Local Parishes

St. Joseph in Olpe has new parish life center blessed

Archbishop Naumann wears a garland of flowers around his neck and a tallit on his shoulders in accord with the customs of Father Bathineni’s native India. LEAVEN PHOTO BY JAY SOLDNER

by Joe Bollig

OLPE — There were smiles all around as St. Joseph parishioners entered their new Parish Life Center here on April 7 after Archbishop Joseph F. Naumann cut the yellow ribbon spanning the front doors.

The blessing and dedication of the new building took place after a 9 a.m. Mass celebrated by the archbishop and concelebrated by pastor Father Mohan Bathineni. Deacon Philip Nguyen was master of ceremonies.

At the end of Mass, Father Bathineni thanked God for his provident help and praised the efforts of his parishioners.

“Today, I would like to thank each and every one of you in person for your generosity, support and sacrifice,” he said.

He also thanked Archbishop Naumann for his support and that of the archdiocese, the builders of the new building and previous pastors for the leadership that made the day possible.

Archbishop Joseph F. Naumann and Father Mohan Bathineni, pastor of St. Joseph Parish in Olpe, stand outside the new St. Joseph Parish Life Center before the ribbon-cutting ceremony on April 7. The building sits on the site of the old parish school building, which was demolished to make way for the parish center. LEAVEN PHOTO BY JAY SOLDNER

As the crowd made its way across the street to the new center after Mass, the bittersweet memories of the old parish school, which formerly stood on the site, made way for the new achievement.

“It seems not too long ago we were gathered here for the final time with the old school building,” said Archbishop Naumann, after a Scripture reading and before the blessing.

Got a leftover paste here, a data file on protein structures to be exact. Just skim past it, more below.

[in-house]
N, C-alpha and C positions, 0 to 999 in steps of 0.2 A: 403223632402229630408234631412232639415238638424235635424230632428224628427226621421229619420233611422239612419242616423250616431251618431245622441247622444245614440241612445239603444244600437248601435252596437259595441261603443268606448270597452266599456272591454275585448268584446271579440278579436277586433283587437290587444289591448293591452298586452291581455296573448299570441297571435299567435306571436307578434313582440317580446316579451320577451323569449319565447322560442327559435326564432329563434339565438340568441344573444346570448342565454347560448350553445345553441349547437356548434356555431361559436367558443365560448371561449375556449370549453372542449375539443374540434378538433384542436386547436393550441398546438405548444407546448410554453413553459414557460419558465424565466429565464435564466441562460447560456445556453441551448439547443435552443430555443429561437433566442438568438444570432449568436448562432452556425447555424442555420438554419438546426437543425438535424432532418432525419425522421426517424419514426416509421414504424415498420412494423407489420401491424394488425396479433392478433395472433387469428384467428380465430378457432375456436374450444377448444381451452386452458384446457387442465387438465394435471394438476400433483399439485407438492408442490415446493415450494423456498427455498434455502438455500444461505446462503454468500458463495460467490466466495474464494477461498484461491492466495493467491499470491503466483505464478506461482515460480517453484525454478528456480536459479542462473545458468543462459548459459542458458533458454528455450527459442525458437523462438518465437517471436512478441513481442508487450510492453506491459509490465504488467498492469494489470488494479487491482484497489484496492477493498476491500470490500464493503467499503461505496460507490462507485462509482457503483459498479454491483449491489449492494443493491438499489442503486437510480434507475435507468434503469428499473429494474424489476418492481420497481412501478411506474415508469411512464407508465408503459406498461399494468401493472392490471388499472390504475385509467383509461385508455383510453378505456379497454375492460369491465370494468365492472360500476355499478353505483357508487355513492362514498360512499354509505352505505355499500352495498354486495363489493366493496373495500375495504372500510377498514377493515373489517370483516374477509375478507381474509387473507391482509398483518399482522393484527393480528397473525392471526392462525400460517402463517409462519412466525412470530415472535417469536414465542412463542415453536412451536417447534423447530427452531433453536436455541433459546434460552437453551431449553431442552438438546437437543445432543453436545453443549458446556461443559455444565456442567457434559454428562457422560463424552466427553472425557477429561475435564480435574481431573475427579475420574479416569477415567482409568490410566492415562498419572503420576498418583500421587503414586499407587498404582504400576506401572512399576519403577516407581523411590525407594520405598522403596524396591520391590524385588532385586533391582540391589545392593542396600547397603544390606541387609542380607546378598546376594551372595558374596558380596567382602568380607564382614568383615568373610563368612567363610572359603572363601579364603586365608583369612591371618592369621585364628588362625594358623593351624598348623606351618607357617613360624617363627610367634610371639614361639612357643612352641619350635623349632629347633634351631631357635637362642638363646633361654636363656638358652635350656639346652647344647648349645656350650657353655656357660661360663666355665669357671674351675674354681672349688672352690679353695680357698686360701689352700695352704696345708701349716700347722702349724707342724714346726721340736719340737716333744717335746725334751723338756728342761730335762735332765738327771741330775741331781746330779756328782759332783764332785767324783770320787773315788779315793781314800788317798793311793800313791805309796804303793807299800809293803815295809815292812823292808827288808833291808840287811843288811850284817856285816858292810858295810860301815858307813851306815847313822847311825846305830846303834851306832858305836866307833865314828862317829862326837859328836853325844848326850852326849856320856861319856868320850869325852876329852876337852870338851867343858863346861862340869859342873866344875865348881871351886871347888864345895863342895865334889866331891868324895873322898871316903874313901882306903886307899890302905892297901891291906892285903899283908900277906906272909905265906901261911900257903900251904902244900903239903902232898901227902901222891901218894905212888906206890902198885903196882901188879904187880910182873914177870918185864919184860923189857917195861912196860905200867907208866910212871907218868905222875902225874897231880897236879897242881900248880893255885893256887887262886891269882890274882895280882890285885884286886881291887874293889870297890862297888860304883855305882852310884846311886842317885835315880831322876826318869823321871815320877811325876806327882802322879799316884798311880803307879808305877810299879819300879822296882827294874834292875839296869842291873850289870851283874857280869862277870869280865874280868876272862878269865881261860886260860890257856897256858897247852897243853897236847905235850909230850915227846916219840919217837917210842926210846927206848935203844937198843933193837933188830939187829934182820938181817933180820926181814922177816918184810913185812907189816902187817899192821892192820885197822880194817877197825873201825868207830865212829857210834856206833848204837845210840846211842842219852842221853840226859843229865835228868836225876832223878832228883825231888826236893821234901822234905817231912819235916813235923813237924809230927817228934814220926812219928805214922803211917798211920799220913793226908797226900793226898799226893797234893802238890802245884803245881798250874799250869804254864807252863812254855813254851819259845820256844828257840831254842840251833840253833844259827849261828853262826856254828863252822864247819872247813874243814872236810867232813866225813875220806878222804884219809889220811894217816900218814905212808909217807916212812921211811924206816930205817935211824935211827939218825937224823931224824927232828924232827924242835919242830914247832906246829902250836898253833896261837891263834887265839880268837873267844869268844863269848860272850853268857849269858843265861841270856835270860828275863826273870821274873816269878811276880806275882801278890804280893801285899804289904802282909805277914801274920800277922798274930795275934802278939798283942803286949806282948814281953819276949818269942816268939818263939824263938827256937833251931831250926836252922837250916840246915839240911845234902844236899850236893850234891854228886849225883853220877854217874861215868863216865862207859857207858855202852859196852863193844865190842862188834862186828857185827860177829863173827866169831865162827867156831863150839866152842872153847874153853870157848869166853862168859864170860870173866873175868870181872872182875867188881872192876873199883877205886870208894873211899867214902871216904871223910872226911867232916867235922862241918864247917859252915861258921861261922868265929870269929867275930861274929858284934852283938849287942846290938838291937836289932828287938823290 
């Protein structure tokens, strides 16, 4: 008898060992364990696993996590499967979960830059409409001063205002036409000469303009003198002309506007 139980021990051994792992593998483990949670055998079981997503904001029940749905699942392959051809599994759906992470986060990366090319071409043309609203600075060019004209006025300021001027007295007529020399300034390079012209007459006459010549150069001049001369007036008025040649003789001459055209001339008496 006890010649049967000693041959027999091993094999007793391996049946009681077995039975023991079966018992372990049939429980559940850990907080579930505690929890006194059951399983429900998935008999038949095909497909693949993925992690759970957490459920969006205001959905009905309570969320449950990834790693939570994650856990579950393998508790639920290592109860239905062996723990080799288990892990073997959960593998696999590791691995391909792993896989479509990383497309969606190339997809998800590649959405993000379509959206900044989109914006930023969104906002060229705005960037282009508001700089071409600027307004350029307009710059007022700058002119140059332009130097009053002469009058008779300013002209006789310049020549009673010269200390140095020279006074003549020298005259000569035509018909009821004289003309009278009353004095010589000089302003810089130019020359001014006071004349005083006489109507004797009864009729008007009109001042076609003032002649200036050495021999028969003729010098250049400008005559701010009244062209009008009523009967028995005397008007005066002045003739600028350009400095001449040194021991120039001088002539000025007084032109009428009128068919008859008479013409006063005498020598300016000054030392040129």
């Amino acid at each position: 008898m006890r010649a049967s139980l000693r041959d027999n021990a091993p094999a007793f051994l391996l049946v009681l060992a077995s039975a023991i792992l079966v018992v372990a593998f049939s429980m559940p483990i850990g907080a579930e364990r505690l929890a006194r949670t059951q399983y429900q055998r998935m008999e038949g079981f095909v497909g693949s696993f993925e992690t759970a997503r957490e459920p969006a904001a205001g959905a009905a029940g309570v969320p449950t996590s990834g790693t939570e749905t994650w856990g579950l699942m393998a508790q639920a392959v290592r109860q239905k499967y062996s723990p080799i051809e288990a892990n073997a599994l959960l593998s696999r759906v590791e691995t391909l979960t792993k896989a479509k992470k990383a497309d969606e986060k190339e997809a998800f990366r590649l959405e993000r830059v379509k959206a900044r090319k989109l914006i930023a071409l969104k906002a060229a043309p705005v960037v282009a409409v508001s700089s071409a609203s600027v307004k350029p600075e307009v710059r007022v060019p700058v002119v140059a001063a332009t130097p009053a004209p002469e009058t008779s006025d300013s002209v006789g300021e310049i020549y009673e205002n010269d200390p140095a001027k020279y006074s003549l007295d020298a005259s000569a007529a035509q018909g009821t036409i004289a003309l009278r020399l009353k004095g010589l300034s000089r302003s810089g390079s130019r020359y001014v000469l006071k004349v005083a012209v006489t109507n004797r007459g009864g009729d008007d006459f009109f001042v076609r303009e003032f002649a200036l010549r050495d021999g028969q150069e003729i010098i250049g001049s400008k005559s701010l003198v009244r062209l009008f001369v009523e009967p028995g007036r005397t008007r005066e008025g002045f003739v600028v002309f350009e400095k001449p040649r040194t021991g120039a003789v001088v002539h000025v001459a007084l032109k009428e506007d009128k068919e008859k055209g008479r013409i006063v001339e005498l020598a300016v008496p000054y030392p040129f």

“You auctioned off a lot of items that helped contribute to pay for this building,” he added. “But it’s beautiful to see this resurrection at this Easter time of this new building you’ve constructed.”

Following customs from Father Bathineni’s native India, Archbishop Naumann was presented with a bouquet of flowers, a garland of flowers around his neck and a tallit on his shoulders.

The tallit, a fringed Jewish prayer shawl, featured a design of black, gold and gray lines on white cloth. There were Hebrew letters on the four corners.

Archbishop Joseph F. Naumann is presented with a tallit around his shoulders following Mass at St. Joseph Church in Olpe. LEAVEN PHOTO BY JAY SOLDNER

The first event held in the new center was a brunch with pastries and drinks. The first layperson to enter after the ribbon-cutting was Angie Bolz, the parish secretary, who wanted to help with the brunch.

“It’s seemed years since we began planning for our parish hall, and now it’s here,” she said. “I couldn’t be more happy.”

Father Bathineni became pastor on July 1 last year and construction began soon after he arrived. The building  was completed at the end of February although new kitchen equipment was installed later.